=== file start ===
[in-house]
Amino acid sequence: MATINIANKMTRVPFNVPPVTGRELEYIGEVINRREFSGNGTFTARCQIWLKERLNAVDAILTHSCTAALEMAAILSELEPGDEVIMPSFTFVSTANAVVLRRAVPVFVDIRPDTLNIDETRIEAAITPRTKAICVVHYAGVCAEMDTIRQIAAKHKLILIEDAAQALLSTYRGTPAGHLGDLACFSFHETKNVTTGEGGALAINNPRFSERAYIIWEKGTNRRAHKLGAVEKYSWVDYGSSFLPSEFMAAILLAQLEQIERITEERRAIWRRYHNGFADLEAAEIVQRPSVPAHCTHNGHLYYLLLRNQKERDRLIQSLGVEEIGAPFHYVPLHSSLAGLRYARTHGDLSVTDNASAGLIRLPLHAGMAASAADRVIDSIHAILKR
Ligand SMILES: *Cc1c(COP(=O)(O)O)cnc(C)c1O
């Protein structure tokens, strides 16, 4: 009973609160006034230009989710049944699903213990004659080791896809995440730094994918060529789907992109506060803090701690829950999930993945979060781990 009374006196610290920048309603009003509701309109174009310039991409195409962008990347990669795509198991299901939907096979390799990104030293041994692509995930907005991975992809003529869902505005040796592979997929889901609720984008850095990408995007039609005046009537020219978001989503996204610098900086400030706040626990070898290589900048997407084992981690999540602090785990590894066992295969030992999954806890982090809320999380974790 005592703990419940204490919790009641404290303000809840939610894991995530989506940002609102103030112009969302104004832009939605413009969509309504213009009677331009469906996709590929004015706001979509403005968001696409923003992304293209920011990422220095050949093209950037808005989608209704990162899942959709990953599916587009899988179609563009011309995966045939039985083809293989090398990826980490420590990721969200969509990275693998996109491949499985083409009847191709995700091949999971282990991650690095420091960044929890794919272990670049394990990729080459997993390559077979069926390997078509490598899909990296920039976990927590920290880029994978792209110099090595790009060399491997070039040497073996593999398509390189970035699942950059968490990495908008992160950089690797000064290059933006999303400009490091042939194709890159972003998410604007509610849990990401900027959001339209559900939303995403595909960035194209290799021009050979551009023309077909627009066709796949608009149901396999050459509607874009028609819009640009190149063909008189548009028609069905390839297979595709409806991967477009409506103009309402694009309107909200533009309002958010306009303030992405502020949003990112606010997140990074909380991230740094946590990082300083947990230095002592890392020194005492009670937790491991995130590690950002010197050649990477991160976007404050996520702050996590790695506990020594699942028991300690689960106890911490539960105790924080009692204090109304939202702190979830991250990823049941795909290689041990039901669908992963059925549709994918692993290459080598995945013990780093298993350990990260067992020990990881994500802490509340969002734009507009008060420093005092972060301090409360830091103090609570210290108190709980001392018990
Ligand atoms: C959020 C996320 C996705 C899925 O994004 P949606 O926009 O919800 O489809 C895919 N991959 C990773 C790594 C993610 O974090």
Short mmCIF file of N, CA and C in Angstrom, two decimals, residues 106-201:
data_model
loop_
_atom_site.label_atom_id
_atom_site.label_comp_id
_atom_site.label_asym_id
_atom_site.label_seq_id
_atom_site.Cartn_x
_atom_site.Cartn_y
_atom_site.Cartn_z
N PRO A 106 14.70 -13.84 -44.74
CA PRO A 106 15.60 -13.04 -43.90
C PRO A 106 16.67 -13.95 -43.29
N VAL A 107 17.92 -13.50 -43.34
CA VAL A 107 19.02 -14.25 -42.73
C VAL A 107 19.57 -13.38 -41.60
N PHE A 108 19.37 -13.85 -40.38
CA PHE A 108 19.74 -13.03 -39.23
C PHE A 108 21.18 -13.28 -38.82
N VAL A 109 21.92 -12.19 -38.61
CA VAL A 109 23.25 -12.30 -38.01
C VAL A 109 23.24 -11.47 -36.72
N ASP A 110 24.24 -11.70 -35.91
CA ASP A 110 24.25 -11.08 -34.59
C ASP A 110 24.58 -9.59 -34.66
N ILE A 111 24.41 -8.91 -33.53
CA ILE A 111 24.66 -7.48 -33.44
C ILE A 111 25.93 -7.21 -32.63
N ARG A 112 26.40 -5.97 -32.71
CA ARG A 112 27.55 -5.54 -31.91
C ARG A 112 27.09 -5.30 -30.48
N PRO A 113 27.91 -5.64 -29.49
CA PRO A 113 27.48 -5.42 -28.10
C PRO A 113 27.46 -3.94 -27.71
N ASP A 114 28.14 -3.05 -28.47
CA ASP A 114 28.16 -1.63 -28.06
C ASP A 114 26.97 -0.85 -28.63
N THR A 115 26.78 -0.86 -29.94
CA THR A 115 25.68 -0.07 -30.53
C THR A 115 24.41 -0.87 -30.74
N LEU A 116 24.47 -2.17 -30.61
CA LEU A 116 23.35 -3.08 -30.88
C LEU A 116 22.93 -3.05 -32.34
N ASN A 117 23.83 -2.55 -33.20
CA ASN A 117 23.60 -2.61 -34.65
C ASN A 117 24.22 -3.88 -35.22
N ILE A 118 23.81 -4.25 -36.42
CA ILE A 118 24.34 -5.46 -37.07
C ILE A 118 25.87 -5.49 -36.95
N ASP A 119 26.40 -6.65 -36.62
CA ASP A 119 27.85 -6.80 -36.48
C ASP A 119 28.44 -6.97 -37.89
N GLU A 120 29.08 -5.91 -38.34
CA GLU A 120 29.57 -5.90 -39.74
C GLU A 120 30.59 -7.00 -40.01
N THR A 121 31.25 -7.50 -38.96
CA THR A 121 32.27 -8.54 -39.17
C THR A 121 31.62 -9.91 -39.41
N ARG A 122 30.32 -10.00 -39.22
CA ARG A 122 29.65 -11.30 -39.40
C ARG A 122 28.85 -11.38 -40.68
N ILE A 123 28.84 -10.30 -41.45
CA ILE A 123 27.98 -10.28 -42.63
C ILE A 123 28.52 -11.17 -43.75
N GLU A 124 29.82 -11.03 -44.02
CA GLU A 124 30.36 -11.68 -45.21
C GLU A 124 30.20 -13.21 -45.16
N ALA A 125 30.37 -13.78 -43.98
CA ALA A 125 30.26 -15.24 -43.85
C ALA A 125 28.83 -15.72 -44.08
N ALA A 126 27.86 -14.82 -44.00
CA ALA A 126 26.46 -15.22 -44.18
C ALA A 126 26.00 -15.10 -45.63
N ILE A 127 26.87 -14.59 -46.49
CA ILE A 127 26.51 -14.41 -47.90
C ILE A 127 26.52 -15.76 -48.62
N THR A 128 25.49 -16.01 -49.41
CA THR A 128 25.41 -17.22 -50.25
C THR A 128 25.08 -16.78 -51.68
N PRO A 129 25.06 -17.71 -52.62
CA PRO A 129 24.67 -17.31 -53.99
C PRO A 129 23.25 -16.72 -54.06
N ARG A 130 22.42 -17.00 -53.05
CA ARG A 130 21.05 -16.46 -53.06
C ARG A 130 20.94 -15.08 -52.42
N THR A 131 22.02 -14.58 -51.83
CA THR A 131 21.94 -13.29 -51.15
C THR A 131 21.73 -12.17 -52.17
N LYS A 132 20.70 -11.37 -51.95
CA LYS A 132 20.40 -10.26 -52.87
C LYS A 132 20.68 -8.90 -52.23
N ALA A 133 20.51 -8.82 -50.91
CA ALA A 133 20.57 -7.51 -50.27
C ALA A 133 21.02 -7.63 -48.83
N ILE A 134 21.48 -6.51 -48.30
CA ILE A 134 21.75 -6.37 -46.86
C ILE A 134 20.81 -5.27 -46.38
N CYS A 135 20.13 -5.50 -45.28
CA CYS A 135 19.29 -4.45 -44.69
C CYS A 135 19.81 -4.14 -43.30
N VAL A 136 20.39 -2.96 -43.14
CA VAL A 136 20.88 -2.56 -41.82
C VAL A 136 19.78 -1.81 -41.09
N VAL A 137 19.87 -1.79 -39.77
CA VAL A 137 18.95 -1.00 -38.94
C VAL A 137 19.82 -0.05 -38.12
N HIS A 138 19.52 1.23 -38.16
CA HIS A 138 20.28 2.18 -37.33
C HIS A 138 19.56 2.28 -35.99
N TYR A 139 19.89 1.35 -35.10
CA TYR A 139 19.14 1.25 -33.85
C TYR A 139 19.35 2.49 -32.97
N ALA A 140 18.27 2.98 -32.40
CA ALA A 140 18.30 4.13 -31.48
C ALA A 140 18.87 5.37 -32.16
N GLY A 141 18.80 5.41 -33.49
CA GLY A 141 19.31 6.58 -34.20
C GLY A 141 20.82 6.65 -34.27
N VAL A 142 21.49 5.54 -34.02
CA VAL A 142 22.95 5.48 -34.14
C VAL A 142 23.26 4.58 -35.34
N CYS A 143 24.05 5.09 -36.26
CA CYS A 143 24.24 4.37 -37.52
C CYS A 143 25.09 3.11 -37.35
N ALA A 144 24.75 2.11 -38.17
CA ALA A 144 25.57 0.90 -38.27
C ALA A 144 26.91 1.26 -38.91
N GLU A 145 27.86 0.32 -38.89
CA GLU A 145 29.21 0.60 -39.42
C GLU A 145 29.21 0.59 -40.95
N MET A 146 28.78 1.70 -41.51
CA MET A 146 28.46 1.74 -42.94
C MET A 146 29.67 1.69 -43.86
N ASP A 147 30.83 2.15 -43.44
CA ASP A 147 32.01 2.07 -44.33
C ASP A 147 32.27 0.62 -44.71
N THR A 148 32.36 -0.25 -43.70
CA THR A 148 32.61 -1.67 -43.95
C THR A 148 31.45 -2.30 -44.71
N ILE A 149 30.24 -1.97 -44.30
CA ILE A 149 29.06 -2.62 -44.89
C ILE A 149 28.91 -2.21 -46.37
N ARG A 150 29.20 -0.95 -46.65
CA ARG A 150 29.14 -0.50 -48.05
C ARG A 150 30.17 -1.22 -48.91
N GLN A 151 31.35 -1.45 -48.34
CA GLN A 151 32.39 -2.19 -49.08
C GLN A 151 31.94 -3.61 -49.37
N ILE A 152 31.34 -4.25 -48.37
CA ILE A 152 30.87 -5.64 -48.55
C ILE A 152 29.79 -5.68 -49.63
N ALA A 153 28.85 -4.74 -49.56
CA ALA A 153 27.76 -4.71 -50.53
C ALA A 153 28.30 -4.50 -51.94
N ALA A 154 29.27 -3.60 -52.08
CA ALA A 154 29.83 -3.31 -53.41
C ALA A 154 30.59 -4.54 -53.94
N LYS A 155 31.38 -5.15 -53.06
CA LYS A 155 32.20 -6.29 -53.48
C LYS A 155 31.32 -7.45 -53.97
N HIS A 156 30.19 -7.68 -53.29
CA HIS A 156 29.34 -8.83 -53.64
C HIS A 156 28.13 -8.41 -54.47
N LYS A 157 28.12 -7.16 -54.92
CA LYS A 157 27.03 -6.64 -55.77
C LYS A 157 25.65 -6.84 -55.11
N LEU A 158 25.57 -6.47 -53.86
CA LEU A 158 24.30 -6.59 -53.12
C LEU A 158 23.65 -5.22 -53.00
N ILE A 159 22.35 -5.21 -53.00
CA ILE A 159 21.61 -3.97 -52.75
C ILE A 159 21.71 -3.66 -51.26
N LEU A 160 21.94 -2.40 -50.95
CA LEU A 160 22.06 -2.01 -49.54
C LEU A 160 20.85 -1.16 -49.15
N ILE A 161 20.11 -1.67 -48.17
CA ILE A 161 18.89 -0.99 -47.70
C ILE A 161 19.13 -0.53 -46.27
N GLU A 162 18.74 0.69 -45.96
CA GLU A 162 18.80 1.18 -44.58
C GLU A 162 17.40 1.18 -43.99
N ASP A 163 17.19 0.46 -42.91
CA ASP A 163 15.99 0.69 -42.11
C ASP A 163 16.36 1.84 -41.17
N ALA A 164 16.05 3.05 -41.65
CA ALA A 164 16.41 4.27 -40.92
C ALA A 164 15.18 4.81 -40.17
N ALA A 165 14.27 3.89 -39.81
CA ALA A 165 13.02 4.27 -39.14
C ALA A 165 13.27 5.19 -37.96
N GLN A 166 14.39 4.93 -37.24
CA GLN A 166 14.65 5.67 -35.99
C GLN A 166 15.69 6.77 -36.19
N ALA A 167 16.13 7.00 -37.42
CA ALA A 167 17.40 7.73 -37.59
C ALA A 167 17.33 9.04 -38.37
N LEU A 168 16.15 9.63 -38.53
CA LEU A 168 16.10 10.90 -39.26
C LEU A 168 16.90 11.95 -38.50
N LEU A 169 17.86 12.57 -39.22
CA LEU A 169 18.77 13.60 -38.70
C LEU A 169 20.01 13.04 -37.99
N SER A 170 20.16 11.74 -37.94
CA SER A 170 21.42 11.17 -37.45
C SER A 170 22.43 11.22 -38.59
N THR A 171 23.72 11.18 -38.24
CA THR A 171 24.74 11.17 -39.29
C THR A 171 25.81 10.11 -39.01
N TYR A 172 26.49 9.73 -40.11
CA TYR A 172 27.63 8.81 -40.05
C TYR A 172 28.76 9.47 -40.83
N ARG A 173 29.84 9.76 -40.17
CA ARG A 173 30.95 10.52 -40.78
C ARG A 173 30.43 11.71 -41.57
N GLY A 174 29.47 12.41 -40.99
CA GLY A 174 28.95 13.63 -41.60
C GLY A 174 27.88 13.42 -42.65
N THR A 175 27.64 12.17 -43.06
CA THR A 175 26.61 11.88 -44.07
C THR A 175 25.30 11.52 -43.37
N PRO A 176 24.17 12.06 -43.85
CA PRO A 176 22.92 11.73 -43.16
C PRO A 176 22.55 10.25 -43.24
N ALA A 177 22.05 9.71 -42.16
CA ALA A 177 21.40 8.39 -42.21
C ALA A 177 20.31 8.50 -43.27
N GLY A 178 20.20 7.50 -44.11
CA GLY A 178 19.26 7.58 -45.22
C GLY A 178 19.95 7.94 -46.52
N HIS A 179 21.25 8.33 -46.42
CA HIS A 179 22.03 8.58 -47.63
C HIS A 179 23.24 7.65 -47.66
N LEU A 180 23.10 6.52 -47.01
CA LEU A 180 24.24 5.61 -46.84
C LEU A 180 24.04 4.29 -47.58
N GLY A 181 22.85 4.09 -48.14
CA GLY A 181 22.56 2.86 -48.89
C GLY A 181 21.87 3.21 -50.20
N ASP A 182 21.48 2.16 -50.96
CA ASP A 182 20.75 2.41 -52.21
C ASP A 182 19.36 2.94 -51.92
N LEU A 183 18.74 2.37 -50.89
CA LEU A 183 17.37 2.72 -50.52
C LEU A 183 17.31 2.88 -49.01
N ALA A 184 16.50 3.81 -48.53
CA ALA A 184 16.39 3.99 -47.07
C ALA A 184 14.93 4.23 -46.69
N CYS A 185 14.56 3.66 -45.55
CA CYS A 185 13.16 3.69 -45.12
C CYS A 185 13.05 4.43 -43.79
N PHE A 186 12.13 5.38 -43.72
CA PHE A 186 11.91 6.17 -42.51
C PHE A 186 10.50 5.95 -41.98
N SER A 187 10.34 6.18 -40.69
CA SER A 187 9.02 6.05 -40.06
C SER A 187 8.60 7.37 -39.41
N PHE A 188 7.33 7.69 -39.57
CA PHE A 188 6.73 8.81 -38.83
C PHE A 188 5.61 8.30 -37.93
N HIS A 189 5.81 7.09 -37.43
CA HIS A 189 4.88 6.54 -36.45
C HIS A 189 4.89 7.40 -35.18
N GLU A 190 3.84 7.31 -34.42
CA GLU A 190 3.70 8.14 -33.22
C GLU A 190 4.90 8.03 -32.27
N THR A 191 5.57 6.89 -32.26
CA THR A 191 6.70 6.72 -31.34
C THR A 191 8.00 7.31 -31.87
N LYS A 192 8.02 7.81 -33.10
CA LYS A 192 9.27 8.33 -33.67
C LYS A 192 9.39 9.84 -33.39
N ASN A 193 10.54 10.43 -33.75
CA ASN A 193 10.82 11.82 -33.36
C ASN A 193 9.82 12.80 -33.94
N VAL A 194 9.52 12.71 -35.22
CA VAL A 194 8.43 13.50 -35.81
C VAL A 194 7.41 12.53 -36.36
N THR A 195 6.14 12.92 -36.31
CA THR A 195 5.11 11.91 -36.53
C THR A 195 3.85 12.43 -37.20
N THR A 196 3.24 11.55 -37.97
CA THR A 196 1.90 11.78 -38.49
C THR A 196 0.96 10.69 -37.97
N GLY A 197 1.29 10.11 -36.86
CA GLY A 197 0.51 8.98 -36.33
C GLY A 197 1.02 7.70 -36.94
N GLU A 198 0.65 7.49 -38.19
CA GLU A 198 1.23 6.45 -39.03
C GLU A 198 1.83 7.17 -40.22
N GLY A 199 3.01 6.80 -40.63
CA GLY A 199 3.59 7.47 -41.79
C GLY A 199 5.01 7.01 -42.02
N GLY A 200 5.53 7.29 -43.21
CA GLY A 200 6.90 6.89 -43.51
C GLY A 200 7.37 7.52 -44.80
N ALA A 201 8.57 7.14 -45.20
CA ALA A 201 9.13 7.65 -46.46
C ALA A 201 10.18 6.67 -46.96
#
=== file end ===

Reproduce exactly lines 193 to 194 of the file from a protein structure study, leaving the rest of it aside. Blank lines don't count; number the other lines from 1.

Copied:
N ALA A 165 14.27 3.89 -39.81
CA ALA A 165 13.02 4.27 -39.14